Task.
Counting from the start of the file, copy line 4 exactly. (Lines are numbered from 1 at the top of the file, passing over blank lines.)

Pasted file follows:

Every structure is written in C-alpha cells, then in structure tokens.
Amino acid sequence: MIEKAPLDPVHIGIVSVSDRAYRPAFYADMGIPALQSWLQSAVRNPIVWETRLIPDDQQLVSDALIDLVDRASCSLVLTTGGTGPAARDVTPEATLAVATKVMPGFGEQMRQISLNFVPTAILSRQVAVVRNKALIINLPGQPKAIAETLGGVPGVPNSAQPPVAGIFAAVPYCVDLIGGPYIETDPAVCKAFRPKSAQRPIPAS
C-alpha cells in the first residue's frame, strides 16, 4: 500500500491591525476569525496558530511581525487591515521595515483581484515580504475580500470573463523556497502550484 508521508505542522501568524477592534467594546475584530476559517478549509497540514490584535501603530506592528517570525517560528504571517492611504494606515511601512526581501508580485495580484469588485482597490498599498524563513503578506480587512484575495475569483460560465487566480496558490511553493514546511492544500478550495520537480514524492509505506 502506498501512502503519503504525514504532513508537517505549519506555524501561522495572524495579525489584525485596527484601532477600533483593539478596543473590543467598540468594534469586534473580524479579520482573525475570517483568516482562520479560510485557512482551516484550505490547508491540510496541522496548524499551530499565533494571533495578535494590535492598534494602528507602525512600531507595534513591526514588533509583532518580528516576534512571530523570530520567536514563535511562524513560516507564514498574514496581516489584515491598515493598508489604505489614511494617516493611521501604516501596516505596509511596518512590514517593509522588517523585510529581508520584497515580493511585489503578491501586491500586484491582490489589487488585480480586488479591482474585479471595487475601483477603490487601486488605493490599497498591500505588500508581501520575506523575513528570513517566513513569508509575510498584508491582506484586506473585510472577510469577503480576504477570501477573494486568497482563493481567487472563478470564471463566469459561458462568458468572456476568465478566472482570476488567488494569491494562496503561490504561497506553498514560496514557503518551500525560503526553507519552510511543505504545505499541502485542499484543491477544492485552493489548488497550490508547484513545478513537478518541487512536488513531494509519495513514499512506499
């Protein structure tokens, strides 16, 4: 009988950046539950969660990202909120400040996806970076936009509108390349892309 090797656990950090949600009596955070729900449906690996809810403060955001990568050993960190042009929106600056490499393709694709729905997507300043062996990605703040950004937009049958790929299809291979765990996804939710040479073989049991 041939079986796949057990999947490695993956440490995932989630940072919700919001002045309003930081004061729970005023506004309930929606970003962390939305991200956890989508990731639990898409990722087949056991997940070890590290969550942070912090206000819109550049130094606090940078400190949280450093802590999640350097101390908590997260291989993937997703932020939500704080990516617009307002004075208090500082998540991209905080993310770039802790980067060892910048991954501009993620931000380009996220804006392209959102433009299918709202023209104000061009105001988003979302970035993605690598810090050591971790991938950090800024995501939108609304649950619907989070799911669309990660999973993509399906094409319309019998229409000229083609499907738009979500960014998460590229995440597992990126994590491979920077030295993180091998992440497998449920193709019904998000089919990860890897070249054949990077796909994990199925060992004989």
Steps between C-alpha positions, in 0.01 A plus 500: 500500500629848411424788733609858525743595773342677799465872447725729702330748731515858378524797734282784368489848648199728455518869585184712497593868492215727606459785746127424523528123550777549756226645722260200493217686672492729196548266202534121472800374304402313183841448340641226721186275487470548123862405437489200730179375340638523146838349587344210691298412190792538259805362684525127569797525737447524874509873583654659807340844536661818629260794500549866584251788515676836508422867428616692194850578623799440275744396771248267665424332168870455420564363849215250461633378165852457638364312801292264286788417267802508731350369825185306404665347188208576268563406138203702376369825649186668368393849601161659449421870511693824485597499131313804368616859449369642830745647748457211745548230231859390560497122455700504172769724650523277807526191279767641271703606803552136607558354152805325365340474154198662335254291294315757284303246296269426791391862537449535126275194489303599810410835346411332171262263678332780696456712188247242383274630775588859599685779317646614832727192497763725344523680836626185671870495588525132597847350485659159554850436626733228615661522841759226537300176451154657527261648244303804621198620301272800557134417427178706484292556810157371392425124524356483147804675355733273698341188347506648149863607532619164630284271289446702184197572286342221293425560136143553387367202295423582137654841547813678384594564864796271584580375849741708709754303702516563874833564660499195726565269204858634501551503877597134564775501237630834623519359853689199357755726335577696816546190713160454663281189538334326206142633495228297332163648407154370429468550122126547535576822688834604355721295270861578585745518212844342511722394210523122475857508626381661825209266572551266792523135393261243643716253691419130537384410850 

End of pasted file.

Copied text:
């Protein structure tokens, strides 16, 4: 009988950046539950969660990202909120400040996806970076936009509108390349892309 090797656990950090949600009596955070729900449906690996809810403060955001990568050993960190042009929106600056490499393709694709729905997507300043062996990605703040950004937009049958790929299809291979765990996804939710040479073989049991 041939079986796949057990999947490695993956440490995932989630940072919700919001002045309003930081004061729970005023506004309930929606970003962390939305991200956890989508990731639990898409990722087949056991997940070890590290969550942070912090206000819109550049130094606090940078400190949280450093802590999640350097101390908590997260291989993937997703932020939500704080990516617009307002004075208090500082998540991209905080993310770039802790980067060892910048991954501009993620931000380009996220804006392209959102433009299918709202023209104000061009105001988003979302970035993605690598810090050591971790991938950090800024995501939108609304649950619907989070799911669309990660999973993509399906094409319309019998229409000229083609499907738009979500960014998460590229995440597992990126994590491979920077030295993180091998992440497998449920193709019904998000089919990860890897070249054949990077796909994990199925060992004989």